Potential factors to push crude oil over $100 a barrel
Crude oil prices have been on a seesaw of volatility, most notably since hitting $100 a barrel in January of this year. Since that time there have been recession fears in America, massive rate cuts by the Federal Reserve, horrendous losses by most financials due to the mortgage sub-prime loans, and drops in the stock markets to near bear levels. That says nothing of the current growing battle between Venezuela and Exxon.
Overall the pressure has been on the downside of pricing, as many of the indicators express a likelihood of reduced demand as industries slow down. Yet not all the pressure is one sided. And the economic outlook is seen as not as bleak as once thought.
"The market has been struggling with whether we are recession-bound or not," John Kilduff, senior vice president for energy at brokerage MF Global in New York said. "That's an indicator [Japan’s economy] that whether or not we are, there's some life out there in the rest of the world and energy demand could hold up."
It’s this factor that has added to the price of crude oil recently, topping $95 a barrel on February 14th. But I think there is an aspect that has yet to be factored into the market. That factor has nothing to do with Federal Reserve Chairman Ben Bernanke’s thoughts the U.S. economy will rebound at the end of the year. It has little to do with the lack of effort of states like Michigan to create a renewable portfolio standard. It has everything to do with Venezuela.
It’s a given that the 90,000 barrels of low quality crude exported by Venezuela to the U.S. is a fraction of what the nation used. The threatened cut of sales to the United States is more likely to have a negative effect on Venezuela than effect America or impact crude prices significantly. But it’s the ally of Venezuela, or more accurately the ally of Hugo Chavez that matters. That ally would be Iran.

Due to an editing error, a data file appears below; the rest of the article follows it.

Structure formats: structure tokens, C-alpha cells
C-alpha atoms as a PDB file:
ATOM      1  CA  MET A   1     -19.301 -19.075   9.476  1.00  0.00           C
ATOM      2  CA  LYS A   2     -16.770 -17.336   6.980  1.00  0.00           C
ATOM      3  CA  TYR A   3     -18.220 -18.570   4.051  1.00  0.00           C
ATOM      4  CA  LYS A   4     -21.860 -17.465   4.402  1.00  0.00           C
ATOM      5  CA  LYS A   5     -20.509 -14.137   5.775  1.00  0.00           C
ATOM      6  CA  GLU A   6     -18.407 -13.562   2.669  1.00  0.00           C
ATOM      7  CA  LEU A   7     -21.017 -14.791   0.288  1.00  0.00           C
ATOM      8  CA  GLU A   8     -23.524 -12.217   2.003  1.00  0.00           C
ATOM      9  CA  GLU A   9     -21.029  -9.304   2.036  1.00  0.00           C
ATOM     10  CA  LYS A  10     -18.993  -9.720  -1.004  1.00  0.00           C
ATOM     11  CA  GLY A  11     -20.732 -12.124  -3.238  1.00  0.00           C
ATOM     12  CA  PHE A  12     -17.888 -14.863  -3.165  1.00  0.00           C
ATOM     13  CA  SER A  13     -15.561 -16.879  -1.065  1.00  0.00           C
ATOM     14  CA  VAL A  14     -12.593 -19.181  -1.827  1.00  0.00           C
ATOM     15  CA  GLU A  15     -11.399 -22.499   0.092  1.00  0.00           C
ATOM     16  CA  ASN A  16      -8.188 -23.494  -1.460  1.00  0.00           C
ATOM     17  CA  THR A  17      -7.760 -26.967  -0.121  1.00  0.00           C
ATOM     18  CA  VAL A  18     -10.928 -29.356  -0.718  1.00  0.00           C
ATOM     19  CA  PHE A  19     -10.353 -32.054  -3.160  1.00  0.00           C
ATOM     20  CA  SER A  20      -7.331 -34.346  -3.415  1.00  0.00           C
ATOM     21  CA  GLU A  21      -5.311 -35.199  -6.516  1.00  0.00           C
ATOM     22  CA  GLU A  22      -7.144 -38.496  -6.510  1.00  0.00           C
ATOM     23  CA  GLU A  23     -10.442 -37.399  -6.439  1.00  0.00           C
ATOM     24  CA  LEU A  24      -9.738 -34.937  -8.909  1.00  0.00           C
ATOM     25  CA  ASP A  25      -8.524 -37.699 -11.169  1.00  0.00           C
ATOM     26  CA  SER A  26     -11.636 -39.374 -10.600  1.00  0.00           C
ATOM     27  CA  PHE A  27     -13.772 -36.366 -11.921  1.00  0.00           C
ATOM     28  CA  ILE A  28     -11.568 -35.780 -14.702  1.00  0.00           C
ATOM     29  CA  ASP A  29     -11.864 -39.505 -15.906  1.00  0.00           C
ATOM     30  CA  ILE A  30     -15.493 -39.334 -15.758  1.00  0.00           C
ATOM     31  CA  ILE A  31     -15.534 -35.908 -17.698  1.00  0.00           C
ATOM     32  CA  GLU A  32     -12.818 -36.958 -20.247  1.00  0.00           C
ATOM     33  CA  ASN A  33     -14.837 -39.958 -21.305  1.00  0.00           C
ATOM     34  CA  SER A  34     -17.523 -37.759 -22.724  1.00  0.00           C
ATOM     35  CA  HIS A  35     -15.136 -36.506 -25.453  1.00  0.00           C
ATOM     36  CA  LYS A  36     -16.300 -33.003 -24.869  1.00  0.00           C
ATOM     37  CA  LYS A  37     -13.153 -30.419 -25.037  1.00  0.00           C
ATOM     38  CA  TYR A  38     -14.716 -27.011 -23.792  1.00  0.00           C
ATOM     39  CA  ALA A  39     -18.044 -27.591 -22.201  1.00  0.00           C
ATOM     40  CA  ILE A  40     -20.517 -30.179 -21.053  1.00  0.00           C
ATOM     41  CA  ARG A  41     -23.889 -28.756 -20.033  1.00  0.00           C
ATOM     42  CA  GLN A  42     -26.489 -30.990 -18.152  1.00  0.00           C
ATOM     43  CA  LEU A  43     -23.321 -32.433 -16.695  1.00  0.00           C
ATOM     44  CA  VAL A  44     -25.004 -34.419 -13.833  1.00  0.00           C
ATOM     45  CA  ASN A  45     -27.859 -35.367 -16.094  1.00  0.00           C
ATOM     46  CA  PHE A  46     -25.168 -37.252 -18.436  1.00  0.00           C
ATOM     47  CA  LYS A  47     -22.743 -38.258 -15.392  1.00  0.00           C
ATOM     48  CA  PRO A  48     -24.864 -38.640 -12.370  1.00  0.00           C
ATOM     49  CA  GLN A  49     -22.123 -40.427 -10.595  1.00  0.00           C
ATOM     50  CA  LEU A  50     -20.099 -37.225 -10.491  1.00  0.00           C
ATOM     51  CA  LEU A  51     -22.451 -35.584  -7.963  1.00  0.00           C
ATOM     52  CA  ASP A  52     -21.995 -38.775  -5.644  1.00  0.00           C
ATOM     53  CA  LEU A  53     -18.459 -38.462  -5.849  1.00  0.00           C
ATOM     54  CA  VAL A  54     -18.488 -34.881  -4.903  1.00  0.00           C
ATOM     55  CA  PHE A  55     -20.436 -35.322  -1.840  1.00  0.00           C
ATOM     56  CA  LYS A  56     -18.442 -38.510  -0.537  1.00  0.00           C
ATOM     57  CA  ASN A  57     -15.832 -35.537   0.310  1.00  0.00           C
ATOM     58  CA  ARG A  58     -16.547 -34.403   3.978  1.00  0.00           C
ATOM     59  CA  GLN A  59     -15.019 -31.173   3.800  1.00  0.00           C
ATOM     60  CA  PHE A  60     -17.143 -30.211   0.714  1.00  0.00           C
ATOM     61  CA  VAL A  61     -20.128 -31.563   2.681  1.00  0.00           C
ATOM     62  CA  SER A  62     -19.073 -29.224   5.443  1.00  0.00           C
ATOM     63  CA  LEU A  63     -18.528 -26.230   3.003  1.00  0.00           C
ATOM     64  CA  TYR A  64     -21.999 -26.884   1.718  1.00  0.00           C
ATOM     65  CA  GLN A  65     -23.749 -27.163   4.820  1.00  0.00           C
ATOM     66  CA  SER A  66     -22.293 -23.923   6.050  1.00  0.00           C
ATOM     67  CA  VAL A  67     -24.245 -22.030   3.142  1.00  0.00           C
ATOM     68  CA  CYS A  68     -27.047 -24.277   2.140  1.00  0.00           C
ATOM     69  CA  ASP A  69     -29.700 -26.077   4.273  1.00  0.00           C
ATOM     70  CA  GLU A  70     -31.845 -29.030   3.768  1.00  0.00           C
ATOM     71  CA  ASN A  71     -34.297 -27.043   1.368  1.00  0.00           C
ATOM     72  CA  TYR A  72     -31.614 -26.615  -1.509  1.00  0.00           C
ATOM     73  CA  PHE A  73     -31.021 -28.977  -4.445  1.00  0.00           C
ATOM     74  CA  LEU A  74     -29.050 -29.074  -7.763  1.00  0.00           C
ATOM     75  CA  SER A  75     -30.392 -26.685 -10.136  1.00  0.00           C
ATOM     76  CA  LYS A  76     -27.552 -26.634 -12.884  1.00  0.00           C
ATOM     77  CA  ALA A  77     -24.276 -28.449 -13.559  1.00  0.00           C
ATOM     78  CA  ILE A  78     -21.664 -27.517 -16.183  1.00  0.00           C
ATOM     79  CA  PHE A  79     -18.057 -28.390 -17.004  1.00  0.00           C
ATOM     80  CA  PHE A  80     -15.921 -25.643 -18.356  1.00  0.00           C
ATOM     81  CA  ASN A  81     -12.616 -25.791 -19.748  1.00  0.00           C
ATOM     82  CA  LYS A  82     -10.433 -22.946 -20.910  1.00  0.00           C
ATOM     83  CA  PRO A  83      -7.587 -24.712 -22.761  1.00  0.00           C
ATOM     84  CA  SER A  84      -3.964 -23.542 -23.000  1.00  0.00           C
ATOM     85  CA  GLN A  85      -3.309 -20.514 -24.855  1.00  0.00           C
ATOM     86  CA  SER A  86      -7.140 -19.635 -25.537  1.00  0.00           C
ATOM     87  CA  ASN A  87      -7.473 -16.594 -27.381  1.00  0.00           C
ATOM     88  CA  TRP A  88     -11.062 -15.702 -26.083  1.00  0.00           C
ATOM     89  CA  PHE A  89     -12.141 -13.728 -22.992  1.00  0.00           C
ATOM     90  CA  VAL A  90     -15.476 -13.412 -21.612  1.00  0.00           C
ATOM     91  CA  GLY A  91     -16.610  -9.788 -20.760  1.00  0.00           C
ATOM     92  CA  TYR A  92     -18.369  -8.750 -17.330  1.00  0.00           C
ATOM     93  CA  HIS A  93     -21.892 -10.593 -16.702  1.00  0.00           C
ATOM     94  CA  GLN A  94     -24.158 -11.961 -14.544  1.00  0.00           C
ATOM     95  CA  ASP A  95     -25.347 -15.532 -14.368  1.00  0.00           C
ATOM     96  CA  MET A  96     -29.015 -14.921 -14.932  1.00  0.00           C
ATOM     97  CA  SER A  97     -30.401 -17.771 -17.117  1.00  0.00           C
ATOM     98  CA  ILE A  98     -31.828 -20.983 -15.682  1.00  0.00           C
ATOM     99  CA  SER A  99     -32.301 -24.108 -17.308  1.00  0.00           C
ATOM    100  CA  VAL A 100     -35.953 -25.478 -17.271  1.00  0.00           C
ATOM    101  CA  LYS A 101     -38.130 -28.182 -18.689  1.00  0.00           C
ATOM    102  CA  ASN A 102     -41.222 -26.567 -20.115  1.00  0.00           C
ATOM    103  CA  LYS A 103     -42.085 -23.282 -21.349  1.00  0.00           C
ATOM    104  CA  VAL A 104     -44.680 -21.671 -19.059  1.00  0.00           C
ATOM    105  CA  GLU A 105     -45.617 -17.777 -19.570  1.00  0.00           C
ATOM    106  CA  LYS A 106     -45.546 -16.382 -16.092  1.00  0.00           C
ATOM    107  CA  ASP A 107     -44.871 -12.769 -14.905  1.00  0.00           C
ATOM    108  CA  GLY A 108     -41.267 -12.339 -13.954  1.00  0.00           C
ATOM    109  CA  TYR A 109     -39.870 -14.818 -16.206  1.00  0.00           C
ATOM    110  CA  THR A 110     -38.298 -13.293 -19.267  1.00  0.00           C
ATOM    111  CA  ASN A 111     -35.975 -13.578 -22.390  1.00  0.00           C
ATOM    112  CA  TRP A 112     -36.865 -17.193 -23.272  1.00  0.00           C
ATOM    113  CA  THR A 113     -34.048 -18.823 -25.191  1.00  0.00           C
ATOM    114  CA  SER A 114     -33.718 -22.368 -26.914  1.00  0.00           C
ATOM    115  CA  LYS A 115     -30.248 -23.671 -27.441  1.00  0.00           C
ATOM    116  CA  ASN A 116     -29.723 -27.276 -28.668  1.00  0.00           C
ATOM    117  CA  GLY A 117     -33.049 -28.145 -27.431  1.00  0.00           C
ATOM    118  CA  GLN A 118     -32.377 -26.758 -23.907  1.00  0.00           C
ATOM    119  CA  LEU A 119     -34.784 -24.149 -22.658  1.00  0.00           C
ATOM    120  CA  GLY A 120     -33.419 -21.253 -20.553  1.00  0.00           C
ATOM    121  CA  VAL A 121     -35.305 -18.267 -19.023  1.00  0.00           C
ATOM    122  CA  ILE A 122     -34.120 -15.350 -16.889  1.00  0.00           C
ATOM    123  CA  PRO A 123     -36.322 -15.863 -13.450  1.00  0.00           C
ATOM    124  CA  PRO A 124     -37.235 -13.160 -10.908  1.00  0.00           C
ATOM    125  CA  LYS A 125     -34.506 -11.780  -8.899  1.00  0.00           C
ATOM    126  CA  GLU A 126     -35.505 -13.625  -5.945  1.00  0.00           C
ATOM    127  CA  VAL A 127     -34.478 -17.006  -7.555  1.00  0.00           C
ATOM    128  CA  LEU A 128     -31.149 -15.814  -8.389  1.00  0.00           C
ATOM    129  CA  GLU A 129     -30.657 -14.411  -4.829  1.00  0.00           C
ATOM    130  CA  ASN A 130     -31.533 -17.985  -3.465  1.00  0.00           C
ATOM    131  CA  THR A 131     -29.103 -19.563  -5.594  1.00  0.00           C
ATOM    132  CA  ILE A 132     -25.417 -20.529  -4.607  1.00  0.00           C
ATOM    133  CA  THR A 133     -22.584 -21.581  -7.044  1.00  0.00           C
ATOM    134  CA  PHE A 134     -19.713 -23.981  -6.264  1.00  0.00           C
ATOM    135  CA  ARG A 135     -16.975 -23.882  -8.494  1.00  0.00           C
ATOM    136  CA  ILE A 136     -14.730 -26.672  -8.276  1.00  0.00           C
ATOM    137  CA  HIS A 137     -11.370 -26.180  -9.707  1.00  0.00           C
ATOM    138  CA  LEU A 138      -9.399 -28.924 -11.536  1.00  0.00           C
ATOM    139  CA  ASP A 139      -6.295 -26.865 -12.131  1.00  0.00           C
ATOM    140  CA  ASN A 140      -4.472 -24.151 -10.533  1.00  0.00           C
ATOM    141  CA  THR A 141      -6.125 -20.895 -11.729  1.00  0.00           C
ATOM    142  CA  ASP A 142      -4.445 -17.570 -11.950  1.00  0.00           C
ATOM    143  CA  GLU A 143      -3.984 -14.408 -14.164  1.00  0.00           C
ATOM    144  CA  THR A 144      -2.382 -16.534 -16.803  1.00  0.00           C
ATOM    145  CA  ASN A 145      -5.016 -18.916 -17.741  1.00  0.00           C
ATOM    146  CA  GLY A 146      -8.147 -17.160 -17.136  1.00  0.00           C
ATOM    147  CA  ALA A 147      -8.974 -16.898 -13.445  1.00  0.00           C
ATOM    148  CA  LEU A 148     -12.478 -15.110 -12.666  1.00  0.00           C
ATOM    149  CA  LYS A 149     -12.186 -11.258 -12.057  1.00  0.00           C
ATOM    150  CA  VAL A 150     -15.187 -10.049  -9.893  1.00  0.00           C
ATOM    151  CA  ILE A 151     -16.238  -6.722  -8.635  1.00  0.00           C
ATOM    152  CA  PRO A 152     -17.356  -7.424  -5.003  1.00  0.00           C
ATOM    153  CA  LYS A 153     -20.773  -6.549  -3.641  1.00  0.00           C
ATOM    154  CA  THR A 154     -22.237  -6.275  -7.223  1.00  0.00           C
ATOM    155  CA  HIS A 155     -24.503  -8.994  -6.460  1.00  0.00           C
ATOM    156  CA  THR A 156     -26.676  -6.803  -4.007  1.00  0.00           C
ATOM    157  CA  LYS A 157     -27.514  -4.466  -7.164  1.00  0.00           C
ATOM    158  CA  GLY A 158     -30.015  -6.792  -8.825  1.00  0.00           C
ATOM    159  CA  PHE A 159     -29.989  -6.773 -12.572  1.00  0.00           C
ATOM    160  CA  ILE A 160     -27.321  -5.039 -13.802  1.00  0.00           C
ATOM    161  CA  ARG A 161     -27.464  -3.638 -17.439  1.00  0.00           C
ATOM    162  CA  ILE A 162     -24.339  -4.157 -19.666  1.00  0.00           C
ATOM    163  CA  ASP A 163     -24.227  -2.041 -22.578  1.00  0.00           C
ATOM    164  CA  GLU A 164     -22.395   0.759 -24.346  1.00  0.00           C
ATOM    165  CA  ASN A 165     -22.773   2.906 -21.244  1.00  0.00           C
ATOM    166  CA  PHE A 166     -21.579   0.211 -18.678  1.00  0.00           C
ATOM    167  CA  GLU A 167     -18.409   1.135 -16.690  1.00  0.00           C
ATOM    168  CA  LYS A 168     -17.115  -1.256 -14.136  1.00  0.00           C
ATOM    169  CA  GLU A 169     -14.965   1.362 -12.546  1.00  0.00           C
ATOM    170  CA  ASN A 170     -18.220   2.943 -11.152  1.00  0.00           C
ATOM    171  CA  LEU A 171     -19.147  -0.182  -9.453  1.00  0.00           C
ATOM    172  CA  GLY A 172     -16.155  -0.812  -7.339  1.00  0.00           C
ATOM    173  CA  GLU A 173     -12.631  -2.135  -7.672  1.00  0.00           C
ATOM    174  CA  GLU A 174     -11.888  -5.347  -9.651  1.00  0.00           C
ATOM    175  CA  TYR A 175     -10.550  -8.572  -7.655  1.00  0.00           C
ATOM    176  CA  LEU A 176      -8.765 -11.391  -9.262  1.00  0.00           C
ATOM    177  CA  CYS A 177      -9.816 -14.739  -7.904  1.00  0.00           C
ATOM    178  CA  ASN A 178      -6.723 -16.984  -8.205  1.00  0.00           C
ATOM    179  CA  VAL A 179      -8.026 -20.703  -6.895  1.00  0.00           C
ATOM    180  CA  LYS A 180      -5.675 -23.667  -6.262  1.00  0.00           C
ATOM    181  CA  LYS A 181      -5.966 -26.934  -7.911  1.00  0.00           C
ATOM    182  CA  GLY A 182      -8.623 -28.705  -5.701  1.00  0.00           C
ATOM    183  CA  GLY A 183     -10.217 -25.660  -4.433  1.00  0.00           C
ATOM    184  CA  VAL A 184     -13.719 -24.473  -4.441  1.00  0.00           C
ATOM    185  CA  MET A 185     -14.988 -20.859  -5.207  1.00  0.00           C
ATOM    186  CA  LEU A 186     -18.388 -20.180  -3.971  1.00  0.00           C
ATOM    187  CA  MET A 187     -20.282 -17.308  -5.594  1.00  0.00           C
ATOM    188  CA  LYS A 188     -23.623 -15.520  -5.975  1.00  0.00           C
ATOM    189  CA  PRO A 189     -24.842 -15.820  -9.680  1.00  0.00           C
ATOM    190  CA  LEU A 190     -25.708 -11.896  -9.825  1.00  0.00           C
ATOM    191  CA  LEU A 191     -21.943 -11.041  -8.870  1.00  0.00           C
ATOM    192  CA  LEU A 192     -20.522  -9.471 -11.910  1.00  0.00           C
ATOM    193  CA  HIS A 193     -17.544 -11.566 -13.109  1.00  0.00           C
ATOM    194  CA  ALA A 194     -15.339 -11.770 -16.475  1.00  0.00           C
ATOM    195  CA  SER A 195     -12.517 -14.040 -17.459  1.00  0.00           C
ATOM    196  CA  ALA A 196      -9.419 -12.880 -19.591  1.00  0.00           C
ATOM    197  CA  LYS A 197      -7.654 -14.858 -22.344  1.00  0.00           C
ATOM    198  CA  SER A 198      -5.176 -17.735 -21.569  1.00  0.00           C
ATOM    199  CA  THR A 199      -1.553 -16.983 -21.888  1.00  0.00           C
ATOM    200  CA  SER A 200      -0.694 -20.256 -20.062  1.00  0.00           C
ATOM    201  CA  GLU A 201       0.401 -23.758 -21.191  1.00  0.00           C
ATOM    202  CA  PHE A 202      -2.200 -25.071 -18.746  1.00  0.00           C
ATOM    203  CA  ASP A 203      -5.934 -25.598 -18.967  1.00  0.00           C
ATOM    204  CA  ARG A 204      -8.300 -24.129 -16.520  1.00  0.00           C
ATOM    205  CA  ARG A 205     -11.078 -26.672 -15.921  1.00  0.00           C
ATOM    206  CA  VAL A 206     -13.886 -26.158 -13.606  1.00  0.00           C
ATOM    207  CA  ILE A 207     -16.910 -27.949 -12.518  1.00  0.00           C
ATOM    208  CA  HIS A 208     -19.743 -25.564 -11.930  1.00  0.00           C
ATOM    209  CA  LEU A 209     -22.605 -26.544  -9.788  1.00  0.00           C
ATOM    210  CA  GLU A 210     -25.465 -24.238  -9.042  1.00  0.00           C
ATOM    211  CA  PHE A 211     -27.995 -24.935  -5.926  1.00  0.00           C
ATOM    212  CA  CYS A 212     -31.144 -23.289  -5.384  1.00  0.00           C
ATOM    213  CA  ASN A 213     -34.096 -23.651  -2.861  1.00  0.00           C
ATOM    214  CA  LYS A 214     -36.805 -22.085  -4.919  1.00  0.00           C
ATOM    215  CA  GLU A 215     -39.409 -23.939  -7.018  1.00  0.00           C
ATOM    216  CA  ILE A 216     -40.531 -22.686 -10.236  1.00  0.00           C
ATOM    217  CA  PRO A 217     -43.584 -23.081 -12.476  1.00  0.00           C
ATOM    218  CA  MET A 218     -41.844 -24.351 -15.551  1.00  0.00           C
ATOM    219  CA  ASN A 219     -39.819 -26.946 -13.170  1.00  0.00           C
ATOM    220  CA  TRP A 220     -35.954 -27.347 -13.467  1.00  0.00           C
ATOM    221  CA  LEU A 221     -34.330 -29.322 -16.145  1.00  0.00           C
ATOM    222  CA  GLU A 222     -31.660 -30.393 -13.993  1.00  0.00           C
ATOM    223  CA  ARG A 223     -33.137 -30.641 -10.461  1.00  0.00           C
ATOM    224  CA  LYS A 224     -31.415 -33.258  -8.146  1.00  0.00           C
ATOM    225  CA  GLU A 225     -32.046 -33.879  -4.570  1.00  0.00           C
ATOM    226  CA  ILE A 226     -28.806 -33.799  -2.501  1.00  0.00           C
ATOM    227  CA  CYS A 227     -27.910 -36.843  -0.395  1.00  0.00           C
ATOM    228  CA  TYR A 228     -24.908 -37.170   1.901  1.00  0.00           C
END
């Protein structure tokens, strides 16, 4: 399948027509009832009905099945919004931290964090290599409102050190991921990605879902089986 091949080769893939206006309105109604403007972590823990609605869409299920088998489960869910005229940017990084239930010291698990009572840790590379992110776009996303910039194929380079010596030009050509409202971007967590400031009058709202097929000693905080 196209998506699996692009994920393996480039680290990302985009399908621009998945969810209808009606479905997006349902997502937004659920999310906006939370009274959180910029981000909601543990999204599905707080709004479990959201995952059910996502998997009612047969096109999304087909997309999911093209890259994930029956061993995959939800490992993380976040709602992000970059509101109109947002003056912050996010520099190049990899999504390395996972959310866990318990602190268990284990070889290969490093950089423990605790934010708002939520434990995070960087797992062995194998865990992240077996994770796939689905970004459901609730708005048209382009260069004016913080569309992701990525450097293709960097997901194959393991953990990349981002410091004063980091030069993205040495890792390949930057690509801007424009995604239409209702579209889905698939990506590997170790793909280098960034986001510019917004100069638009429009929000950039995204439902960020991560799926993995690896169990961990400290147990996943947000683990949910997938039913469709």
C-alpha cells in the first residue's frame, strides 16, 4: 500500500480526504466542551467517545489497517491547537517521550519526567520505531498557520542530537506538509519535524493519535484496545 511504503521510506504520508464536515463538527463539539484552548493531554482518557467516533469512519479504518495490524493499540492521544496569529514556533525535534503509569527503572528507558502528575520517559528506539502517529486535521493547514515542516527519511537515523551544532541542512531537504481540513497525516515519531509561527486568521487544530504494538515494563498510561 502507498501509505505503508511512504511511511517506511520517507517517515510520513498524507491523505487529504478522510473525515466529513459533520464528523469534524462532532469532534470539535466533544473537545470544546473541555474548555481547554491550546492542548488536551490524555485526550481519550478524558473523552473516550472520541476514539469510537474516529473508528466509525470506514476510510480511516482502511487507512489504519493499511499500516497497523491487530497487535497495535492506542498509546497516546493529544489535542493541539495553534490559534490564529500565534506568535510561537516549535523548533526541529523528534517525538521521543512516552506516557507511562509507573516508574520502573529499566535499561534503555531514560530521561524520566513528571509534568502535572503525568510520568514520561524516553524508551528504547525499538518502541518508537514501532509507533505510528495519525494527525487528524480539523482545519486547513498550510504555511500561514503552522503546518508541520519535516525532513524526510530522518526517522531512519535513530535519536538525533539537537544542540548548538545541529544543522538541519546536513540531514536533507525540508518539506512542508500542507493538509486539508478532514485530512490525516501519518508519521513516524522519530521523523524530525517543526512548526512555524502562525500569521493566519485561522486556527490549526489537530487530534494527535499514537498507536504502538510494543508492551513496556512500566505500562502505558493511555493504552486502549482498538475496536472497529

Iran is a major oil exporter, and no friend of America. In recent months there have been several conversations of mutual support between Iran and Venezuela, and condemnation of the U.S. It is this mutual anti-American sentiment that could drive up prices beyond an OPEC reduction in supply might create.
If the current court actions continue to favor Exxon over Petroleos de Venezuela, and negotiations fail with ConocoPhillips causing them to follow in Exxon’s direction it could start a landslide against that nation. In the face of that kind of pressure, and the refusal to sell oil to America, Iran may join with Venezuela in a stance against America. This combination of political action and national leadership prejudices is an unknown that I have yet to see any analyst or blogger mention. It’s probable that the reason for that is the unlikely nature of it coming to pass. But unlikely is not improbable.
Beyond this scenario the more likely thing to expect is that OPEC will be cutting production levels during the March 5th meeting. Without a dramatic downturn in the U.S. and world economies, in that order of importance, a return to $100 a barrel will likely happen again for a brief period before the summer and then drop back into the mid -90’s. But I believe a surge will occur along with a resurgence of the American economy in the 3rd and 4th quarters. I will say that by the end of 2008 oil breaking $110 is likely.
Now let’s see if this comes to pass.